Maybe he’s caring: responding to disabled women who experience domestic abuse

dogbod2017, blog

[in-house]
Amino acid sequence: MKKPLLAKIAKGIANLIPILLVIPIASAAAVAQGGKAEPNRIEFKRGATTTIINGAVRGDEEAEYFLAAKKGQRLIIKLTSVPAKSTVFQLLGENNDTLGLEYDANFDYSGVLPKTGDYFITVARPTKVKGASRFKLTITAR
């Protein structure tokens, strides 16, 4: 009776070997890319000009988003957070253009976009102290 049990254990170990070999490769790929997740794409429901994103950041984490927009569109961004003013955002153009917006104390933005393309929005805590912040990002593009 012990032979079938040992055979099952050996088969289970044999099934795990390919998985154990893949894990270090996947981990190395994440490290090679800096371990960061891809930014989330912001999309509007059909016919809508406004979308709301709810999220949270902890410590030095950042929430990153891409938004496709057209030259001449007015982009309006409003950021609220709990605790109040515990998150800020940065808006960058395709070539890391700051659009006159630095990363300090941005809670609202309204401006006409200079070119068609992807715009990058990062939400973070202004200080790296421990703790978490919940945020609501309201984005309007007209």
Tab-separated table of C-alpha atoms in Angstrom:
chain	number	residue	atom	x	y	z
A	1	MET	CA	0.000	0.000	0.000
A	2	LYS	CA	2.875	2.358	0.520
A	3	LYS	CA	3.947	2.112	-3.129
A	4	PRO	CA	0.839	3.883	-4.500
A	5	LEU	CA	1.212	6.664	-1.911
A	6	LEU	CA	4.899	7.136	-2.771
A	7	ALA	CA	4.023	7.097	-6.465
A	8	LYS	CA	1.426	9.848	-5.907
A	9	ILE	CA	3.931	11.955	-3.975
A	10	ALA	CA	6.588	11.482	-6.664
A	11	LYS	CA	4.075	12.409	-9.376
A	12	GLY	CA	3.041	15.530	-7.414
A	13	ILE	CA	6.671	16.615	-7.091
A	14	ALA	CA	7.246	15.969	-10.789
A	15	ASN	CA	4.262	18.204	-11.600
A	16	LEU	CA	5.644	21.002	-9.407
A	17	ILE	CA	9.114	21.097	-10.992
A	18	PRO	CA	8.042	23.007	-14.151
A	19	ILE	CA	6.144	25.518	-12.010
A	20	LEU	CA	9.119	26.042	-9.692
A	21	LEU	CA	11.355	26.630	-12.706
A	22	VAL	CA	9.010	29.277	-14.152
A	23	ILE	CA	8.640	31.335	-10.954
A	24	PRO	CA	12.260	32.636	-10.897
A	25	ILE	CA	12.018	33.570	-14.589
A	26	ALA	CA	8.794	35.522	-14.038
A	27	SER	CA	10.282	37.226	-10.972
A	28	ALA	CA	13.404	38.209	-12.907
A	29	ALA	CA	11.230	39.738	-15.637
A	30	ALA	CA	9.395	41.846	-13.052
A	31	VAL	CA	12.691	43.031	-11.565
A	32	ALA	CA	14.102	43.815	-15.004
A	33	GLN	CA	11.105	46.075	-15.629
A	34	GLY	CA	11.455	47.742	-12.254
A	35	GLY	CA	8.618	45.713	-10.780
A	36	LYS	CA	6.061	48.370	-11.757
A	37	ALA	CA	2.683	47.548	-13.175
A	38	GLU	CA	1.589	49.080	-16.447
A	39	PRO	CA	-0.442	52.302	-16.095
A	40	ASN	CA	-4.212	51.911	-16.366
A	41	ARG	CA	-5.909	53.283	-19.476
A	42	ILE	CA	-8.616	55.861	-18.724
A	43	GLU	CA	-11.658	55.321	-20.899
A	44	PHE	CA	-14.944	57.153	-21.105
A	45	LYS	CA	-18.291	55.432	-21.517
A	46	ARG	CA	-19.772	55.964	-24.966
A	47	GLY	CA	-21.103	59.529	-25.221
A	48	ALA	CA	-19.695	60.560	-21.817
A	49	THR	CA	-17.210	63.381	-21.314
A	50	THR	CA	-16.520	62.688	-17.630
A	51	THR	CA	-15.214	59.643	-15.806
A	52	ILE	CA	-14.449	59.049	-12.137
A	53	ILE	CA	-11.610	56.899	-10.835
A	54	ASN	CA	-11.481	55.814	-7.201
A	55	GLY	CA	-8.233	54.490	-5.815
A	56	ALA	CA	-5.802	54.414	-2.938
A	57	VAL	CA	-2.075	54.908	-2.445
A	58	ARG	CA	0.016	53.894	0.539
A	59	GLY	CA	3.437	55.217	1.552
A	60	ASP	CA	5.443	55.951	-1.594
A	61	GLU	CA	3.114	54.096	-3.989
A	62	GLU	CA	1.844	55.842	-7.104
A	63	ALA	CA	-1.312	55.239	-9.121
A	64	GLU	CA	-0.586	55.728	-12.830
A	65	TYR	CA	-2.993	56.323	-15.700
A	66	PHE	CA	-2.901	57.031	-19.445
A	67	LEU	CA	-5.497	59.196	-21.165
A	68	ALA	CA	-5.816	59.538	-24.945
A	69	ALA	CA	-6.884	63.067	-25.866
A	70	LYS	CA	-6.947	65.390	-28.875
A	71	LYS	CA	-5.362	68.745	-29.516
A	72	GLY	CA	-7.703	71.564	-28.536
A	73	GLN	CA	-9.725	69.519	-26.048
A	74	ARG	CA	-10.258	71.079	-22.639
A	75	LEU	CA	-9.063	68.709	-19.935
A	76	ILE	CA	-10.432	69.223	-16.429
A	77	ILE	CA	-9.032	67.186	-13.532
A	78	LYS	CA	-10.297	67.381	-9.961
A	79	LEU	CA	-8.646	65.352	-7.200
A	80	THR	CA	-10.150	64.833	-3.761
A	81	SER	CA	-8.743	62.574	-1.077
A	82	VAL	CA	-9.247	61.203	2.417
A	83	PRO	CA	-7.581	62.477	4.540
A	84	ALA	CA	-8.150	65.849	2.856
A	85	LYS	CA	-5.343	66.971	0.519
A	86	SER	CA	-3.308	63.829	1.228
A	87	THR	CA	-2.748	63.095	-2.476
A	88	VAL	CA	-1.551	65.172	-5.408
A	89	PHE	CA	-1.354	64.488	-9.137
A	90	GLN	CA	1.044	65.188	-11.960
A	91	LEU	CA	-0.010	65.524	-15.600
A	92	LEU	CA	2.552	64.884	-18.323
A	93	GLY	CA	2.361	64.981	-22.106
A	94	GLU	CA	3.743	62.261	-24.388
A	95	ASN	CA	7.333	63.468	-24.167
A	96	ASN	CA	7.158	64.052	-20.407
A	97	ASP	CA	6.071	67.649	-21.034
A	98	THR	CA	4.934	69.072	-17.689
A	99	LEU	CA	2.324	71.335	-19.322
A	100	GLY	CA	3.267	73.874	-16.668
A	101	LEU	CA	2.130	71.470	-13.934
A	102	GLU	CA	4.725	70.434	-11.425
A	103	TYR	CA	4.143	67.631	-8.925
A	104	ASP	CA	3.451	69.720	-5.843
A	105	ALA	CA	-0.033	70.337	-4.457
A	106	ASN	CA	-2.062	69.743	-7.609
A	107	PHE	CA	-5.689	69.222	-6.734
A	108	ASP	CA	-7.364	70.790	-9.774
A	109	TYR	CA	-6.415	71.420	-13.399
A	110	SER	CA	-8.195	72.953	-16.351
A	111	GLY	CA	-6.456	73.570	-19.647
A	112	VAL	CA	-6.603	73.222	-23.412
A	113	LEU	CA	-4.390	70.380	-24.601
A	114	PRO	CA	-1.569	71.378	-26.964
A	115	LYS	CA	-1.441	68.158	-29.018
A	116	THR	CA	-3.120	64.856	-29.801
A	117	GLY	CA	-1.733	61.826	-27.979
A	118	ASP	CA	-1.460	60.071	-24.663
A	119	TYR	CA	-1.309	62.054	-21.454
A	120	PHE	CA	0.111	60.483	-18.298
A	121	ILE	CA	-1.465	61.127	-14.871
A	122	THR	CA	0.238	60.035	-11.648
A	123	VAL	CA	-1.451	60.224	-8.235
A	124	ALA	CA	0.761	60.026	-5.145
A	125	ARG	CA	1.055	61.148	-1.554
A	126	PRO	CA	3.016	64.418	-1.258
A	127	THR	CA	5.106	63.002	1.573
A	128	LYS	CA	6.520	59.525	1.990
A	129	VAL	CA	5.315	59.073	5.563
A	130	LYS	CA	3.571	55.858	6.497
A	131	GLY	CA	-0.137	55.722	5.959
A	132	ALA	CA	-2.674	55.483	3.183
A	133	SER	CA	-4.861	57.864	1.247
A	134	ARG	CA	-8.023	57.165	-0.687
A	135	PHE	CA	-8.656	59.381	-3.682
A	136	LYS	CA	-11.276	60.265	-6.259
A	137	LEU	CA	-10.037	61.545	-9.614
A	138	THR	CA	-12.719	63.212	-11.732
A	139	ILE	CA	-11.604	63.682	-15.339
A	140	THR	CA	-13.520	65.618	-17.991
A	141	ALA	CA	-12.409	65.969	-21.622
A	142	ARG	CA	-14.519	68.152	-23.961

by Dr Jenna Breckenridge In this post Dr Jenna Breckenridge (Research Fellow, University of Edinburgh) explores the unique domestic abuse experiences of disabled women and discusses opportunities and challenges for improving the response to this important issue. Disabled women are two times more likely to experience domestic abuse than non-disabled women. A large study of domestic abuse prevalence across Europe (including 28 different countries) found that 50% of disabled women have experienced domestic abuse in their lifetime[1]. Disabled women are four times more likely to experience sexual abuse [2]. On average, disabled women experience abuse for up to 2 years longer than non-disabled women [3]. This is a significant problem in which gender discrimination and the widespread oppression of disabled people, known as disablism, collide. Disablist attitudes portray disabled people as weak and dependent, meaning that perpetrators may perceive disabled women to be easier to control and overpower. Society often portrays disabled women as asexual, undesirable and undeserving of intimate relationships and, as a result, they are often disbelieved when they disclose domestic abuse. This is especially the case when the perpetrator of abuse is also the woman’s main carer. A unique form of abuse Although disabled women experience all … Read More